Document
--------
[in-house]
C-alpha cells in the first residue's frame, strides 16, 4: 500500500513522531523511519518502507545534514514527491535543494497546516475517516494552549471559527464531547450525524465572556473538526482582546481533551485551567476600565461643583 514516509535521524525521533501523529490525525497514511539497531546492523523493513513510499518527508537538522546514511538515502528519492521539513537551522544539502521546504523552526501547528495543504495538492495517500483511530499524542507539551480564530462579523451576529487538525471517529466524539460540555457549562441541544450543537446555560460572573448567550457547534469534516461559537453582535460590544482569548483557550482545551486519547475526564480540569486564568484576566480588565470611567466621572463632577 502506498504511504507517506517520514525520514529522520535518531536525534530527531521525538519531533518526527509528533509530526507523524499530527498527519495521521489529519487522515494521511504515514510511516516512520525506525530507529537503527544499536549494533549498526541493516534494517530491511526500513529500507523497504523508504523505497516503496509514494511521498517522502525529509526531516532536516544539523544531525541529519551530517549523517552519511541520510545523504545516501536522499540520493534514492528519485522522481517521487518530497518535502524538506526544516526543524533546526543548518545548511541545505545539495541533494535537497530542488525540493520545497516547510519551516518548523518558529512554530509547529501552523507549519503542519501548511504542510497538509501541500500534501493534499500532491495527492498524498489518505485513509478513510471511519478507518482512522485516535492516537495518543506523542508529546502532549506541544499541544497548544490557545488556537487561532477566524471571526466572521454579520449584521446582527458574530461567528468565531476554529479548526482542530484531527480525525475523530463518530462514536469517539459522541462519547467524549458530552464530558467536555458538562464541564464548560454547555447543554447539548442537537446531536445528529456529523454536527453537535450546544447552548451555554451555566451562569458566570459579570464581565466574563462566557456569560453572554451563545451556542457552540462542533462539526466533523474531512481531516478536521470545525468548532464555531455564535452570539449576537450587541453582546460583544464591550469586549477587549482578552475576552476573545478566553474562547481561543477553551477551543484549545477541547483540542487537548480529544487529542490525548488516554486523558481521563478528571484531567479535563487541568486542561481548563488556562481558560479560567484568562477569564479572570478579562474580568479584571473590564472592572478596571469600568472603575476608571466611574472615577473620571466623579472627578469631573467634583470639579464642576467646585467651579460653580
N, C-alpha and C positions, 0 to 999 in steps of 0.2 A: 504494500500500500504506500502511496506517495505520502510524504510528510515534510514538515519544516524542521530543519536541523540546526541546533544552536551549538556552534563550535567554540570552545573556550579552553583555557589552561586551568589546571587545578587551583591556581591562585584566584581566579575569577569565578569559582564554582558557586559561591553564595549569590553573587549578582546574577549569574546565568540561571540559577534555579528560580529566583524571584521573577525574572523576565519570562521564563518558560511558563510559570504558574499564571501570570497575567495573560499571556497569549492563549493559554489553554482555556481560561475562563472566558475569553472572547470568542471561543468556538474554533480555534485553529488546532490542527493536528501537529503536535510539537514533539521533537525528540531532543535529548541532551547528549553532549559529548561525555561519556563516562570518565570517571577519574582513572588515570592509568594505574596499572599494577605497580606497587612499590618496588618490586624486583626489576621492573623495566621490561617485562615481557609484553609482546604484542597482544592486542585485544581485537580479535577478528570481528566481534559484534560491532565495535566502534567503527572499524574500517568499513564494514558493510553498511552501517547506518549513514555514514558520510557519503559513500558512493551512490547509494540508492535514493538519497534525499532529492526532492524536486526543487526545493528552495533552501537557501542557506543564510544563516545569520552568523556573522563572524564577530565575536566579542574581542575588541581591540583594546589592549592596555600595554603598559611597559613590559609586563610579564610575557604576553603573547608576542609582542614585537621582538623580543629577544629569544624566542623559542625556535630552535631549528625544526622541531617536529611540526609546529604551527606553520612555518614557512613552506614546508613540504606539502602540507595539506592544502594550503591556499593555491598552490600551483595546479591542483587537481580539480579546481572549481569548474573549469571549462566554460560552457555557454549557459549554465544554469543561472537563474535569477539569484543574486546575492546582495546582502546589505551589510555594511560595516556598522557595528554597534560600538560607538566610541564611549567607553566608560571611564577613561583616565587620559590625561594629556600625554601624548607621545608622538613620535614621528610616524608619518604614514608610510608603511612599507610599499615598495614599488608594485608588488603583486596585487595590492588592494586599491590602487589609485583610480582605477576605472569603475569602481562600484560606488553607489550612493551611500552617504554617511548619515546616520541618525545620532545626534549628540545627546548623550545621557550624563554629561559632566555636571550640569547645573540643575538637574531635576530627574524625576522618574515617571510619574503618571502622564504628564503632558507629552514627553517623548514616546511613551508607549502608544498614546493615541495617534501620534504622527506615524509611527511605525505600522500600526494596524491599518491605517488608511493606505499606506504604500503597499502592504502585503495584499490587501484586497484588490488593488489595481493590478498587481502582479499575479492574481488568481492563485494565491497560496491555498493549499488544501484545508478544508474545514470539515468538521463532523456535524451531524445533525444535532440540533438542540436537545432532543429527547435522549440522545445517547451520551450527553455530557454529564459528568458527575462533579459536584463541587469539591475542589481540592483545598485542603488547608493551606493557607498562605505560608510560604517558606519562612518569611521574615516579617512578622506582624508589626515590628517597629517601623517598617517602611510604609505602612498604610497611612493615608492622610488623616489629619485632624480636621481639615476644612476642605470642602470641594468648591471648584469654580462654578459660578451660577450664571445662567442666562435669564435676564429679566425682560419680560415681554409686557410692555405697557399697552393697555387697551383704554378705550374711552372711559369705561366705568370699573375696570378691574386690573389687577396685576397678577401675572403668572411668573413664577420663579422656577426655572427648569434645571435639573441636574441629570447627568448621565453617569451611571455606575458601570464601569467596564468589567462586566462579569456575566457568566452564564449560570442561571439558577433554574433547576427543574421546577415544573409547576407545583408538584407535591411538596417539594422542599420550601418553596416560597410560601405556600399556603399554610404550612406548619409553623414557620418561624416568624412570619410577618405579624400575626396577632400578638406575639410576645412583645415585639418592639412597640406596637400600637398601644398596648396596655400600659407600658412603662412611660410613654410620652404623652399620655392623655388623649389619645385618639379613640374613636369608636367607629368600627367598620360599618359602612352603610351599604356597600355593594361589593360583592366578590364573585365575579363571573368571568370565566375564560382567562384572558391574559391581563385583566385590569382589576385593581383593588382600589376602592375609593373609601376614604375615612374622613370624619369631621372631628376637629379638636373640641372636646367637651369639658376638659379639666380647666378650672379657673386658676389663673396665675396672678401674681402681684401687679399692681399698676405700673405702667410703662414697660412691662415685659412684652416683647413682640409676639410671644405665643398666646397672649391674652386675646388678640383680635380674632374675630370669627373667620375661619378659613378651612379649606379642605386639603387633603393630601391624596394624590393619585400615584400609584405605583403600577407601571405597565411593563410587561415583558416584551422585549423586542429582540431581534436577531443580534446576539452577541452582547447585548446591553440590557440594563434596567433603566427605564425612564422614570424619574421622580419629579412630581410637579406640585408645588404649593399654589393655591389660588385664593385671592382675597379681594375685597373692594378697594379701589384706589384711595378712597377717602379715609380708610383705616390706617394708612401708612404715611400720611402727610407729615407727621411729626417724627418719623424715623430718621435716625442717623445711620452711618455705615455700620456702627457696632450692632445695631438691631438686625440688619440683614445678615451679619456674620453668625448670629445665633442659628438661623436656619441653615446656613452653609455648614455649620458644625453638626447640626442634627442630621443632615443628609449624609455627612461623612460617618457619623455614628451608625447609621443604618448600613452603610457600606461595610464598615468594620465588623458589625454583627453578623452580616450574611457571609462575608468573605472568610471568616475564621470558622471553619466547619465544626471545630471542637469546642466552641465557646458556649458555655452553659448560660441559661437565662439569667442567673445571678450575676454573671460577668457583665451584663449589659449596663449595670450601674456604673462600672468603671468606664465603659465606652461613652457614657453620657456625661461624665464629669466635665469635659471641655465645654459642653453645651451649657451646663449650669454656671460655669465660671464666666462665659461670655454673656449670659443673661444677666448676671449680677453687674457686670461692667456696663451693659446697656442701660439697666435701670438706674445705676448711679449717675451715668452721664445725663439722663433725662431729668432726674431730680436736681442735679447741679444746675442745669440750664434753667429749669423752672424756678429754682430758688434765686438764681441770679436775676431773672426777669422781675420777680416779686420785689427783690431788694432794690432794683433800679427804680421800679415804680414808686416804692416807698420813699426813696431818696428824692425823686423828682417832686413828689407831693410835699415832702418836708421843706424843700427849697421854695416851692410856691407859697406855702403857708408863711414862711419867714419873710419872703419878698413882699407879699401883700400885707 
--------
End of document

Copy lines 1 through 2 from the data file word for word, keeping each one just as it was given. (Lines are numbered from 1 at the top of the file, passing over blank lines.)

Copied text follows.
[in-house]
C-alpha cells in the first residue's frame, strides 16, 4: 500500500513522531523511519518502507545534514514527491535543494497546516475517516494552549471559527464531547450525524465572556473538526482582546481533551485551567476600565461643583 514516509535521524525521533501523529490525525497514511539497531546492523523493513513510499518527508537538522546514511538515502528519492521539513537551522544539502521546504523552526501547528495543504495538492495517500483511530499524542507539551480564530462579523451576529487538525471517529466524539460540555457549562441541544450543537446555560460572573448567550457547534469534516461559537453582535460590544482569548483557550482545551486519547475526564480540569486564568484576566480588565470611567466621572463632577 502506498504511504507517506517520514525520514529522520535518531536525534530527531521525538519531533518526527509528533509530526507523524499530527498527519495521521489529519487522515494521511504515514510511516516512520525506525530507529537503527544499536549494533549498526541493516534494517530491511526500513529500507523497504523508504523505497516503496509514494511521498517522502525529509526531516532536516544539523544531525541529519551530517549523517552519511541520510545523504545516501536522499540520493534514492528519485522522481517521487518530497518535502524538506526544516526543524533546526543548518545548511541545505545539495541533494535537497530542488525540493520545497516547510519551516518548523518558529512554530509547529501552523507549519503542519501548511504542510497538509501541500500534501493534499500532491495527492498524498489518505485513509478513510471511519478507518482512522485516535492516537495518543506523542508529546502532549506541544499541544497548544490557545488556537487561532477566524471571526466572521454579520449584521446582527458574530461567528468565531476554529479548526482542530484531527480525525475523530463518530462514536469517539459522541462519547467524549458530552464530558467536555458538562464541564464548560454547555447543554447539548442537537446531536445528529456529523454536527453537535450546544447552548451555554451555566451562569458566570459579570464581565466574563462566557456569560453572554451563545451556542457552540462542533462539526466533523474531512481531516478536521470545525468548532464555531455564535452570539449576537450587541453582546460583544464591550469586549477587549482578552475576552476573545478566553474562547481561543477553551477551543484549545477541547483540542487537548480529544487529542490525548488516554486523558481521563478528571484531567479535563487541568486542561481548563488556562481558560479560567484568562477569564479572570478579562474580568479584571473590564472592572478596571469600568472603575476608571466611574472615577473620571466623579472627578469631573467634583470639579464642576467646585467651579460653580